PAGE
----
This week, we’re joining a guided tour of the Maine Museum of Political Paleontology. A docent is explaining to a group of school children what’s happening in a scene depicting cave people trying to register to vote.

“That mean-looking creature dressed in the bearskin loincloth and carrying a big club is standing in their way,” said the docent. “He’s called a ‘Charlie Webster’ or in Latin, Neanderthalus bumblebrainium, and he’s arguing that living in a hole in the hillside does not constitute residency. Charlie’s species, the Maine Republican State Committee, lost the power to think logically about 50,000 years ago, after repeatedly banging their heads against big rocks.”

The group moved on past a perfectly preserved fossil of the Maine Democratic Party. “This specimen has to be propped up,” said the guide, “because it doesn’t stand for anything.”

Next was a painting showing primitive politicians trapped in what appeared to be a tar pit. The docent explained, “This is a scientifically accurate depiction of several extinct species – such as ‘Ethan Strimling,’ ‘Nick Mavodones’ and ‘Mike Brennan’ – being sucked down in the 2011 Portland mayoral election by something called ‘instant-runoff voting.’”

There were other exhibits showing the sad results of failed evolutionary paths: term limits, public campaign financing, the movement to reduce the size of the Legislature.

Then, in a dim hallway in the back of the building, they came upon a musty relic, displaying the unfortunate results of years of neglect.

“Oh,” said the surprised docent, “I didn’t realize this was still here. I thought it had been disposed of because it was no longer relevant.”

“What is it?” asked one of the little brats, poking at the cobwebbed form. “It looks like a giant mosquito.”

“It’s a gadfly,” the guide said. “In the 20th century, there were lots of them hovering around municipal government in an effort to keep property taxes down. But after Paul LePage got elected governor in 2010, the idea of reducing property taxes died off, and these pests ceased to exist.

“If you were really, really old, you’d probably remember all the talk back in the 1980s and ‘90s about reforming local levies on houses and land to make them less burdensome to middle-class families, young people and those on fixed incomes. I think the museum’s archives might even have some of those ancient statements on file. Yes, here they are.”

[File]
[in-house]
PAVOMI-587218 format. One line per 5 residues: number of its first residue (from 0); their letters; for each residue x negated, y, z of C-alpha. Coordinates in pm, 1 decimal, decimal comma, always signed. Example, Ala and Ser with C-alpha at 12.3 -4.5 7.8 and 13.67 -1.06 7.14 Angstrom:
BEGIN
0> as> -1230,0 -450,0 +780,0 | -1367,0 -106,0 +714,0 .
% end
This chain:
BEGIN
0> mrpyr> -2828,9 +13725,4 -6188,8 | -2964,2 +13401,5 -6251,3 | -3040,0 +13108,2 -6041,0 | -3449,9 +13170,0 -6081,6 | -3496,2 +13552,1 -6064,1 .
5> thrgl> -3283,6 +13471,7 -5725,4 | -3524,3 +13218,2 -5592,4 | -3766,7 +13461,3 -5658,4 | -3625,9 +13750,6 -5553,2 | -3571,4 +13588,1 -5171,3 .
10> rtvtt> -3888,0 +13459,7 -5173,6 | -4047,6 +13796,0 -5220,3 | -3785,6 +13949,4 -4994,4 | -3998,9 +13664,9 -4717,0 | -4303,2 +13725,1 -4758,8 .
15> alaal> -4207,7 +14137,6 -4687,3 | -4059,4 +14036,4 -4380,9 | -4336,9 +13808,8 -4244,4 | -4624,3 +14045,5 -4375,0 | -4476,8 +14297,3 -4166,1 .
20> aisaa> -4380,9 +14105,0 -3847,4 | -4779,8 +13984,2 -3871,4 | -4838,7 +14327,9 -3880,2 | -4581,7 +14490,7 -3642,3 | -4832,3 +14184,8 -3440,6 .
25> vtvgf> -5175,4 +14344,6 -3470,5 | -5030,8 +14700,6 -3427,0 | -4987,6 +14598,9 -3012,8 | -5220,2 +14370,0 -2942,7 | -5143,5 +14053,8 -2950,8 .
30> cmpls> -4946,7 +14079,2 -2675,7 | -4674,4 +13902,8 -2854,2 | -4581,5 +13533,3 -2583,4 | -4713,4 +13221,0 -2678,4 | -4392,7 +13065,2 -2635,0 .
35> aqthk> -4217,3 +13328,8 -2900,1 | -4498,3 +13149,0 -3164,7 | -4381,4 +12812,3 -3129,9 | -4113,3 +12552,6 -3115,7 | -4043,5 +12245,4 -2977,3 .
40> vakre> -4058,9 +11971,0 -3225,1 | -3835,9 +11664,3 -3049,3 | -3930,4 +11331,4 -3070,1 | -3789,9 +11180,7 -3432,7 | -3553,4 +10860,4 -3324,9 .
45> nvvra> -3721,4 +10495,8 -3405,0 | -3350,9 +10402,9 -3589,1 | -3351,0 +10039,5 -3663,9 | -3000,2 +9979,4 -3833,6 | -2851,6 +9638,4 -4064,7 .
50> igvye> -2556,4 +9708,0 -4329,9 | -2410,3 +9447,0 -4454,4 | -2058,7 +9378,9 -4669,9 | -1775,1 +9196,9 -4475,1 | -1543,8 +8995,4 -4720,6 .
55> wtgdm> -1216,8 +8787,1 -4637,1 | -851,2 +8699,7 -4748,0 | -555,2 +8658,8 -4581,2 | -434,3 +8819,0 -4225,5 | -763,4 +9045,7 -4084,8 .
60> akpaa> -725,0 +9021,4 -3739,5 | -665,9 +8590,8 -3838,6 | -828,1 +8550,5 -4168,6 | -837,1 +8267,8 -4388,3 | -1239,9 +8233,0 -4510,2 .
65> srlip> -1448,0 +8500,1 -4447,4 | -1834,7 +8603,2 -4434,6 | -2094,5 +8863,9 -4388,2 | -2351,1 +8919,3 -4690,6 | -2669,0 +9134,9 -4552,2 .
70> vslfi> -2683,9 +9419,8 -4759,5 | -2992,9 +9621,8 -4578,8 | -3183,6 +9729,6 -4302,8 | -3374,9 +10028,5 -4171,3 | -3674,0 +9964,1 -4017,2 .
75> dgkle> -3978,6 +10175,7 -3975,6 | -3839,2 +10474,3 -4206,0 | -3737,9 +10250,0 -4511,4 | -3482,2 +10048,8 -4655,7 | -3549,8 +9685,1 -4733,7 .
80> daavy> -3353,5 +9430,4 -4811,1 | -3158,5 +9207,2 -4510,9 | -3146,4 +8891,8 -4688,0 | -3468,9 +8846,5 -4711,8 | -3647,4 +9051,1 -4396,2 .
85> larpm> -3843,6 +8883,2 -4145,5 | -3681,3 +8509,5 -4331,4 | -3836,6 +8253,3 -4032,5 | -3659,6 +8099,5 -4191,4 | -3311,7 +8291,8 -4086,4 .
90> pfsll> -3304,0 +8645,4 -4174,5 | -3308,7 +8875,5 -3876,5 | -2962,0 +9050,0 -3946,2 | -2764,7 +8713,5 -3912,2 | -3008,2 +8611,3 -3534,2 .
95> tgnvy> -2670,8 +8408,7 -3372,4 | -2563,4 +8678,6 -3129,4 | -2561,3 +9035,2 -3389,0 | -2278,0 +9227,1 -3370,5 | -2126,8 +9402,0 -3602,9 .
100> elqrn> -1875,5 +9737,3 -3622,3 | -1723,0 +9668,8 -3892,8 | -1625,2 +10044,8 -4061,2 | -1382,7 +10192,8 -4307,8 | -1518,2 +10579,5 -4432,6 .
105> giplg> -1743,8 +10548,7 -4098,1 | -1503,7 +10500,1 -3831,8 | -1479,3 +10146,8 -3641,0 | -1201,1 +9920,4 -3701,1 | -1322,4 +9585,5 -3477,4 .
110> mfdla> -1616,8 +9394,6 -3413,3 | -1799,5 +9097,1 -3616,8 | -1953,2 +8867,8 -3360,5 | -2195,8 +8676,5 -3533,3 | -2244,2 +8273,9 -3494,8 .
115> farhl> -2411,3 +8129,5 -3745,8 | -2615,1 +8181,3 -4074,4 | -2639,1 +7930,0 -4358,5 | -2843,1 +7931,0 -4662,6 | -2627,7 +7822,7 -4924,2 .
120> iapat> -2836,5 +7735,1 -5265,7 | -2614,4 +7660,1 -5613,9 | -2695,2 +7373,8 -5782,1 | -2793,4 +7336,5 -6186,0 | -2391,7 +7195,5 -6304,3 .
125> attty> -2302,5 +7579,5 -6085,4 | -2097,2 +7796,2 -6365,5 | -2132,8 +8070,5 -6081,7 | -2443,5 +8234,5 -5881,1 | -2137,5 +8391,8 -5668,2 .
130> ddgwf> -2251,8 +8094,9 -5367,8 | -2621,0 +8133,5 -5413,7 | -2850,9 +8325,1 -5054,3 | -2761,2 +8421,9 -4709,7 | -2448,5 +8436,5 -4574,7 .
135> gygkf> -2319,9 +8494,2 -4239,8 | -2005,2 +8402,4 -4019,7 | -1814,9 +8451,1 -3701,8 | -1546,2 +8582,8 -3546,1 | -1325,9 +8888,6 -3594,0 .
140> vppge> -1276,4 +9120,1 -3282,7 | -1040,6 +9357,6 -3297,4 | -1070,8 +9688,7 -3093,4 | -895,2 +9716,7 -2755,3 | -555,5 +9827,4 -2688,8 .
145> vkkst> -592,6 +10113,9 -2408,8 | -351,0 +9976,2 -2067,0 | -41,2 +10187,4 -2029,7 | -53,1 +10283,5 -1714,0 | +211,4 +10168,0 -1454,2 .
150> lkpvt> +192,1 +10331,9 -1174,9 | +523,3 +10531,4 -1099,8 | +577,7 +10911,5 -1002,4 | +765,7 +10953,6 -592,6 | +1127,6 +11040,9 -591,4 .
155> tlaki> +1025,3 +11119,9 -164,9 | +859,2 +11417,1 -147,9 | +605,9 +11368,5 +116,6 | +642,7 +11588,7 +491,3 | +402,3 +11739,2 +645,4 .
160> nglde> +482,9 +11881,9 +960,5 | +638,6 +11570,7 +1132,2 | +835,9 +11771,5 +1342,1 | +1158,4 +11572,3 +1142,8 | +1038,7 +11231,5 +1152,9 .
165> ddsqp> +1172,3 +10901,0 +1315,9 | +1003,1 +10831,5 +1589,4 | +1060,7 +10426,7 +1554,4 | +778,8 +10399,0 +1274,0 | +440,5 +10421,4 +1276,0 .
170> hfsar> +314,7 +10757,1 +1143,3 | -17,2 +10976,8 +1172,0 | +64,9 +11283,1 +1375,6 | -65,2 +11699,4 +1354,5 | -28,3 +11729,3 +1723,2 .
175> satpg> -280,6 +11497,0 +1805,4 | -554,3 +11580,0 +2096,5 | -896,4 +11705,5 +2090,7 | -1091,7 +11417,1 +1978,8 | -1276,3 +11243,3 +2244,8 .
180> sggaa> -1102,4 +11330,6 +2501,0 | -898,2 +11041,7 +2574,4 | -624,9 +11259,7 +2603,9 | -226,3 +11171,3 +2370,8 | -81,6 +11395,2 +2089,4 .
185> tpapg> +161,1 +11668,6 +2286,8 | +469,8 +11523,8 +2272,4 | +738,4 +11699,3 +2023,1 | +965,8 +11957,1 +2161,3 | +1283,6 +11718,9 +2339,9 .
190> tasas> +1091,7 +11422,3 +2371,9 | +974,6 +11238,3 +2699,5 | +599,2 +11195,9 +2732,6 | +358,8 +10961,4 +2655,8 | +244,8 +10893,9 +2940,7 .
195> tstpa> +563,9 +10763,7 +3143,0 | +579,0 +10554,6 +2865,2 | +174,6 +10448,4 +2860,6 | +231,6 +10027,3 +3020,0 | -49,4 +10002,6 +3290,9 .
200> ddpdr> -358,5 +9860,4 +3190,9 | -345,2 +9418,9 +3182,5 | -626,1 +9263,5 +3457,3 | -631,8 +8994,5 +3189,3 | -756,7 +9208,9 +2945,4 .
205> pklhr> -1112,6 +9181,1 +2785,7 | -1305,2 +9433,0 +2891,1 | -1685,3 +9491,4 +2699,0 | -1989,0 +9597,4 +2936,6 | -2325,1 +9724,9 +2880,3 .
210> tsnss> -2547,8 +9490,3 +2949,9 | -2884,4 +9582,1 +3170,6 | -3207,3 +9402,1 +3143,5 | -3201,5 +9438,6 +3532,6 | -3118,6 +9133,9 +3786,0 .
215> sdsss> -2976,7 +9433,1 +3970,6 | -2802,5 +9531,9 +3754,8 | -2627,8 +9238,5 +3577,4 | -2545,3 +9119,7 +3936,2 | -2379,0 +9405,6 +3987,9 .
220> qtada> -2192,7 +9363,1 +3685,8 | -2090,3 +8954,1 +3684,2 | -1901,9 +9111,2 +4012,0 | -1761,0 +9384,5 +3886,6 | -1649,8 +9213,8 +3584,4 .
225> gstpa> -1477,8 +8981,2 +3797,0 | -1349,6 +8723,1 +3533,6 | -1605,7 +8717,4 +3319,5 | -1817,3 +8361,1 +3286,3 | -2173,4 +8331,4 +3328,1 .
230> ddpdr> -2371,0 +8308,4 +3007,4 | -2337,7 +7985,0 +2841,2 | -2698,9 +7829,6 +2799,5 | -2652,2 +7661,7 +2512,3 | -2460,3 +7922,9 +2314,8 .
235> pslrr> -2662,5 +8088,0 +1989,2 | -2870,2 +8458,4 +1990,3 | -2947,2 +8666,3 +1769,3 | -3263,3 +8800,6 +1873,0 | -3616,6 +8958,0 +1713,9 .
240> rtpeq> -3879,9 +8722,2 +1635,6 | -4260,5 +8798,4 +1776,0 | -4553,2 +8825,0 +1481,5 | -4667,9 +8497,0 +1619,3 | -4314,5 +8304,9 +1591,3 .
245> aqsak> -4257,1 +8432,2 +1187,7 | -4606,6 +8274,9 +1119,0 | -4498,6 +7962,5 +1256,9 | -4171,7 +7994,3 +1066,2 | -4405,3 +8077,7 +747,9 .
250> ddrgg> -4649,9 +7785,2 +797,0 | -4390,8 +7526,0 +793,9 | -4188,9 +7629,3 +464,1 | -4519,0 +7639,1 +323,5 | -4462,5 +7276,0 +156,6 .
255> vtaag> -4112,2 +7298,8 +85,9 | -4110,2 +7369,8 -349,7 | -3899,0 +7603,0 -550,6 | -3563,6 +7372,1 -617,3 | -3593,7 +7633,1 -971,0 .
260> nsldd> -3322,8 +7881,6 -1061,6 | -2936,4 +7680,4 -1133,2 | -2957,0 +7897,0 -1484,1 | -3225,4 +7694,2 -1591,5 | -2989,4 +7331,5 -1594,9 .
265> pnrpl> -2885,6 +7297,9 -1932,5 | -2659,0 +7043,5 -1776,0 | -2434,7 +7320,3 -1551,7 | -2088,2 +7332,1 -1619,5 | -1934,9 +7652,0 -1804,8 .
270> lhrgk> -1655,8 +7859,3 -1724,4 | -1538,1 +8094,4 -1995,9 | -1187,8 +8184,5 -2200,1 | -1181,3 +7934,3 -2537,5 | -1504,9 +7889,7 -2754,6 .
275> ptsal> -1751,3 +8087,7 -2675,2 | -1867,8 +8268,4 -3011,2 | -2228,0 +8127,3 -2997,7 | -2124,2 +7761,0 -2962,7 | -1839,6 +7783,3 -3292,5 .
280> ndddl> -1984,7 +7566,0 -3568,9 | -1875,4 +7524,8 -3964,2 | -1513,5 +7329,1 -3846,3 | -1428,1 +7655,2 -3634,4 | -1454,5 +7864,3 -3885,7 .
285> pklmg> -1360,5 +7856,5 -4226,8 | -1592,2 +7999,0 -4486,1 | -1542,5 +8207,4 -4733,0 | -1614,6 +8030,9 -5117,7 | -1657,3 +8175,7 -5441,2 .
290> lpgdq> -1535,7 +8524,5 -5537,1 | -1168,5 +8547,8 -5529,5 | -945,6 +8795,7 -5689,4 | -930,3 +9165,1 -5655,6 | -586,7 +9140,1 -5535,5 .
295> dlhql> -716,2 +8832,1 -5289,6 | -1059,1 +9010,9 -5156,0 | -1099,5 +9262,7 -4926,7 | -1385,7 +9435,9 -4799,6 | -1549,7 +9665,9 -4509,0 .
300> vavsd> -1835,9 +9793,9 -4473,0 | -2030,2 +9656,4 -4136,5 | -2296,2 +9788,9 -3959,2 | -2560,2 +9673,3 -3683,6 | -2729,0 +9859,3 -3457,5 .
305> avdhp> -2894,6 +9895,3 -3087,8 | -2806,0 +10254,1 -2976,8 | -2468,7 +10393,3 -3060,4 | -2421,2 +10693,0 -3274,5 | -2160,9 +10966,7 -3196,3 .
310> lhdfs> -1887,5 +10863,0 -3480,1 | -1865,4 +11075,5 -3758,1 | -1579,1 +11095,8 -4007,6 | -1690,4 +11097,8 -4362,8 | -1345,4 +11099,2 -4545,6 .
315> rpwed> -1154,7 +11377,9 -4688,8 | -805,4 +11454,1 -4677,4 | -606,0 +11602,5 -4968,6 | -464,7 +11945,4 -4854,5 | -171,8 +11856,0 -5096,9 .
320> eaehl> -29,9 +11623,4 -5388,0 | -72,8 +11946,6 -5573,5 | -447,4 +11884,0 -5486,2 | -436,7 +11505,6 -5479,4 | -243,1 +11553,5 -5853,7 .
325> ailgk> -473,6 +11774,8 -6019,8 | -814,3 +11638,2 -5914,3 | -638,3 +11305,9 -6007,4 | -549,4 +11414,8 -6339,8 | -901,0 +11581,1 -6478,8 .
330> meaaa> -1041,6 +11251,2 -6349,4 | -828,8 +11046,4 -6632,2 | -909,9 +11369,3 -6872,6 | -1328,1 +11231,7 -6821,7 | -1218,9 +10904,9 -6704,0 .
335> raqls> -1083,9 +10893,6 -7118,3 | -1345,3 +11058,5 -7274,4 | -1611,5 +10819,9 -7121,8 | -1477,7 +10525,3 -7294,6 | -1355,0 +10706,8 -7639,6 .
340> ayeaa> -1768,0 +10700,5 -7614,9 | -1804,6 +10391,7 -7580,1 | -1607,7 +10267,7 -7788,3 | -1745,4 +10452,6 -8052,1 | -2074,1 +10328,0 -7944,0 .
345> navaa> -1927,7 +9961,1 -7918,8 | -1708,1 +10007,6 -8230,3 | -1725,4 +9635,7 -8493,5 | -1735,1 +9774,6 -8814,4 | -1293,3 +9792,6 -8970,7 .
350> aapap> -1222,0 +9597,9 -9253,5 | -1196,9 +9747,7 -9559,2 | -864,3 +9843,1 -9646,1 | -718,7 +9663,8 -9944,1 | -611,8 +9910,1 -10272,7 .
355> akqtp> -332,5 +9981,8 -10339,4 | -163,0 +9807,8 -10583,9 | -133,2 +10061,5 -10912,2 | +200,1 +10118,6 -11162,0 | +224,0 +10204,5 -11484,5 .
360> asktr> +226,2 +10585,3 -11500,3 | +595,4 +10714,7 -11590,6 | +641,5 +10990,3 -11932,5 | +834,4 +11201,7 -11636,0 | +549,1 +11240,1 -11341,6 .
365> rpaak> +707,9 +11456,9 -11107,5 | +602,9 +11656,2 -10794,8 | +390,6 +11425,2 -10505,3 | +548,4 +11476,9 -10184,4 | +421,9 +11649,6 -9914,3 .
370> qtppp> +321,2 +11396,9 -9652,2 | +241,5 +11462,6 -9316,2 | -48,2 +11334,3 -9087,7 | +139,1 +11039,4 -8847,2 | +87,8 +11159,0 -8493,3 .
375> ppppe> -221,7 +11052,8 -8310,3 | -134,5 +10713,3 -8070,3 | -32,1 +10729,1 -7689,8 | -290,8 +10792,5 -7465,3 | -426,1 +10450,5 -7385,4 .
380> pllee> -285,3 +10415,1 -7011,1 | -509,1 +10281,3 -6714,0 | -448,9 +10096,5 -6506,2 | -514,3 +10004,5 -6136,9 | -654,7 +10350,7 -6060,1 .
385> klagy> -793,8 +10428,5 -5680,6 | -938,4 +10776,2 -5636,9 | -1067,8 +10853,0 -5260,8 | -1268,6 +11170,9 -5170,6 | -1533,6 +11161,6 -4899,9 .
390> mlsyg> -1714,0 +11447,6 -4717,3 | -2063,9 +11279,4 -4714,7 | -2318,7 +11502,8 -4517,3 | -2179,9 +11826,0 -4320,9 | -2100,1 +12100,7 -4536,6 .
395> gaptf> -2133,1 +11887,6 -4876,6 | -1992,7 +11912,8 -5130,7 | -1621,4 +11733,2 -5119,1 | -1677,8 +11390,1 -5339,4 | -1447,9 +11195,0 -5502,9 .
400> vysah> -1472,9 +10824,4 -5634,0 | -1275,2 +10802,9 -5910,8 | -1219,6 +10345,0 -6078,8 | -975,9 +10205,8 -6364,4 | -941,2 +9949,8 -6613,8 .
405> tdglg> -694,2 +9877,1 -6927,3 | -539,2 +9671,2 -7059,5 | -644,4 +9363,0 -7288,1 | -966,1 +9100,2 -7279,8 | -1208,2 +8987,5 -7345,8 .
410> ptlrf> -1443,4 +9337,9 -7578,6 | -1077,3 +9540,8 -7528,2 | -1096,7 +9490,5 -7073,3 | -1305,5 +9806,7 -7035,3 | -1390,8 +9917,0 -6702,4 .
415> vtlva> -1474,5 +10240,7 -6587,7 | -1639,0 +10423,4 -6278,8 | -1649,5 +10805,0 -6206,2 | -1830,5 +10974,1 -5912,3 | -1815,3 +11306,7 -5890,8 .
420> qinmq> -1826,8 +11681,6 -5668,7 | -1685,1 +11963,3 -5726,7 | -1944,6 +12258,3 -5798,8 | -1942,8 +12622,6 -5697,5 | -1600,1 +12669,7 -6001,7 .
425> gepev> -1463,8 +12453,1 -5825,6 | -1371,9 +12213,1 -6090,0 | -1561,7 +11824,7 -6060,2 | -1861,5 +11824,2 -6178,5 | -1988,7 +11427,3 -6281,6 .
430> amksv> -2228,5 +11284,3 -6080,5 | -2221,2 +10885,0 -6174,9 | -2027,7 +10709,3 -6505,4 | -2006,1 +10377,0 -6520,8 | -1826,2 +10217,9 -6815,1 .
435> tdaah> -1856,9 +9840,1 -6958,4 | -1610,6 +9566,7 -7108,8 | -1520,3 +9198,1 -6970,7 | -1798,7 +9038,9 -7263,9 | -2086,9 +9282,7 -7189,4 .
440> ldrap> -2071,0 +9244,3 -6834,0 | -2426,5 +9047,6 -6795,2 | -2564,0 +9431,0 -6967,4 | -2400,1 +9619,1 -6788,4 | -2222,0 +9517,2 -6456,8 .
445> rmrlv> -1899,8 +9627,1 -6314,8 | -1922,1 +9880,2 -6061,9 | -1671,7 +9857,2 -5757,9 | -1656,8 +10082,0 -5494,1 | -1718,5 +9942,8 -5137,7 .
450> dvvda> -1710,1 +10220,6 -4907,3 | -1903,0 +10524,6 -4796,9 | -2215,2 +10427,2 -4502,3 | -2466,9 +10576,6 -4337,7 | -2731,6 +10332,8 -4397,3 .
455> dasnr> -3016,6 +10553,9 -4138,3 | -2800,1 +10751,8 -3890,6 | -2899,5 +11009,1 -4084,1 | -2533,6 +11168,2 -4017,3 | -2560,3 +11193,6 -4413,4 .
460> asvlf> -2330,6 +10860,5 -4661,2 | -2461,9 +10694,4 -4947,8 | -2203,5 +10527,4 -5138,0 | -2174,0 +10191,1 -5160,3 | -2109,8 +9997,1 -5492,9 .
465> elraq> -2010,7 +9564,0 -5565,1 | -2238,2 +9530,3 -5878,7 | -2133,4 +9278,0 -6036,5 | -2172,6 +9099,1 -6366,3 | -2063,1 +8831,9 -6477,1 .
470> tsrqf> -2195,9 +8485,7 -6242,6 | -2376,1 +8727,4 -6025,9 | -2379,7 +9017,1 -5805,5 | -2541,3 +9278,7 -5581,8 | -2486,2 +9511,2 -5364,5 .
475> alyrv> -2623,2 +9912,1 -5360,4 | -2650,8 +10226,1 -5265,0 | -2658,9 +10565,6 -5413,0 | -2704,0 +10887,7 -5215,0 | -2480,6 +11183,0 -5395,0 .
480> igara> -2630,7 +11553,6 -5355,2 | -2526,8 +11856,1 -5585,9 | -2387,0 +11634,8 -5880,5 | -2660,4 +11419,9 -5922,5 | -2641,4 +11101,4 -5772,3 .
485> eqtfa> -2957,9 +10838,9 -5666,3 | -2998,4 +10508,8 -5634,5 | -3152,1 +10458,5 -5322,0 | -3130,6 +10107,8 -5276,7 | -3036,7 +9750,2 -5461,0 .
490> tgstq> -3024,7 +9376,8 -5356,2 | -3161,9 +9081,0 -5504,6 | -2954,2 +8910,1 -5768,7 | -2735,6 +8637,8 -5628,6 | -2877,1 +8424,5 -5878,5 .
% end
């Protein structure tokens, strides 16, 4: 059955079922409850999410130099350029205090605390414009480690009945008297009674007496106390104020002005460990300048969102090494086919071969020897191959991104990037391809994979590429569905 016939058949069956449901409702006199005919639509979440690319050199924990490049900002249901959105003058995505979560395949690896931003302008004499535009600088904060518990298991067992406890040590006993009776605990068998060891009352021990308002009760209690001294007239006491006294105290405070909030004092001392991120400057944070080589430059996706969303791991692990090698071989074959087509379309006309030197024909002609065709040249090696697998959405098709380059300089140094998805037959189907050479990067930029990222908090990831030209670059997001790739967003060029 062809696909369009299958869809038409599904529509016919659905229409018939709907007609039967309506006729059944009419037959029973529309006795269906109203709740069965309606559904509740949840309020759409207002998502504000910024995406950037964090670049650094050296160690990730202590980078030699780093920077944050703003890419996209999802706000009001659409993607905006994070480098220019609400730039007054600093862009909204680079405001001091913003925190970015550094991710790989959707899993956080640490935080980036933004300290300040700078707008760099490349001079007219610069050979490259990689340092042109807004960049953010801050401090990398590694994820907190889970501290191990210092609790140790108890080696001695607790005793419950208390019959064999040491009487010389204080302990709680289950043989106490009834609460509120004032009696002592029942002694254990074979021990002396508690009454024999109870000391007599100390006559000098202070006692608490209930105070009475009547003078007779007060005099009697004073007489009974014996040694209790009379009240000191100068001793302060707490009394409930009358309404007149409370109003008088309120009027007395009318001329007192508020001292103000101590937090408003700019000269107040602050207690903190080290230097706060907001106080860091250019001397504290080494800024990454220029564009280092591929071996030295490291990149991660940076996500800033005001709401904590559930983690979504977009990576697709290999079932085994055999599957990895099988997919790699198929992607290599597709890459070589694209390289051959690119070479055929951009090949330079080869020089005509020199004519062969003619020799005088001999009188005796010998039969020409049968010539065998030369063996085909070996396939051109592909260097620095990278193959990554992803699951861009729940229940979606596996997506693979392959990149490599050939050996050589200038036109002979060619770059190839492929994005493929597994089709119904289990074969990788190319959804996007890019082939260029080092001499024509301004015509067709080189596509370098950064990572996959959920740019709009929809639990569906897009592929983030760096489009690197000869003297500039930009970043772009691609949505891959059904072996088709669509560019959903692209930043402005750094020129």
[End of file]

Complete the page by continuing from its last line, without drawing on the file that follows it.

In 1989, GOP state Rep. Philip Jackson of Harrison was quoted in a Portland Press Herald story as saying, “[E]very community in the state wants some form of property tax relief.”

“I want to tell you, there’s not a whole lot good to say about the property tax,” Bangor City Manager Edward Barrett told the Bangor Daily News in 1993. “Every poll that’s ever taken, the property tax is the least popular tax.”

In 1998, Portland Mayor George Campbell wrote a newspaper op-ed that claimed, “Reducing property taxes is the highest priority for Maine citizens.”

“If we [the Legislature] don’t deal with [property tax relief] comprehensively, then you will get a citizen-initiated referendum and [the issue] will be taken away from us,” warned Republican state Sen. Karl Turner of Cumberland in a 2002 Maine Sunday Telegram story.

“Taxes have to go down,” Sheldon Bubier of Greene told the Lewiston Sun Journal in 2004. “We’re losing our land to taxes.”

“The bottom line is we still have not delivered on the promise that elected officials have been delivering to their citizens, and that’s tax relief,” said former GOP elected official and unsuccessful leader of a property-tax referendum Phil Harriman of Yarmouth in a 2005 Portland Press Herald article.

In 2006, it was Democratic Gov. John Baldacci’s turn: “People are being taxed out of their homes by increasing property taxes and we need to allow people to stay in their homes.”

“Many of us ran for office with property tax relief as a top priority, and I believe the time for action is now,” wrote Democratic state Sen. Phil Bartlett of Gorham in his own 2007 op-ed.

But in spite of a variety of ineffective reforms, unpalatable referendums and unworkable proposals, nothing much happened that actually reduced property tax bills. In the 2010 gubernatorial race, the issue was hardly mentioned. Soon after, LePage and the GOP-controlled Legislature passed a budget that shifted significant costs onto cities and towns – reduced aid to education, less state money for general assistance – which will almost certainly translate into higher property tax bills over the next two years.

You might expect the same proto-Tea Party activists who badgered municipal officials in the ‘80s and ‘90s over every fractional increase in the mil rate to be gearing up for an old fashioned tax revolt because of state-mandated tax hikes. But those people are all in love with the guv, so they’re suddenly as silent as taxidermed taxpayers.

They’ll look great in a new museum diorama called “Suckers.”

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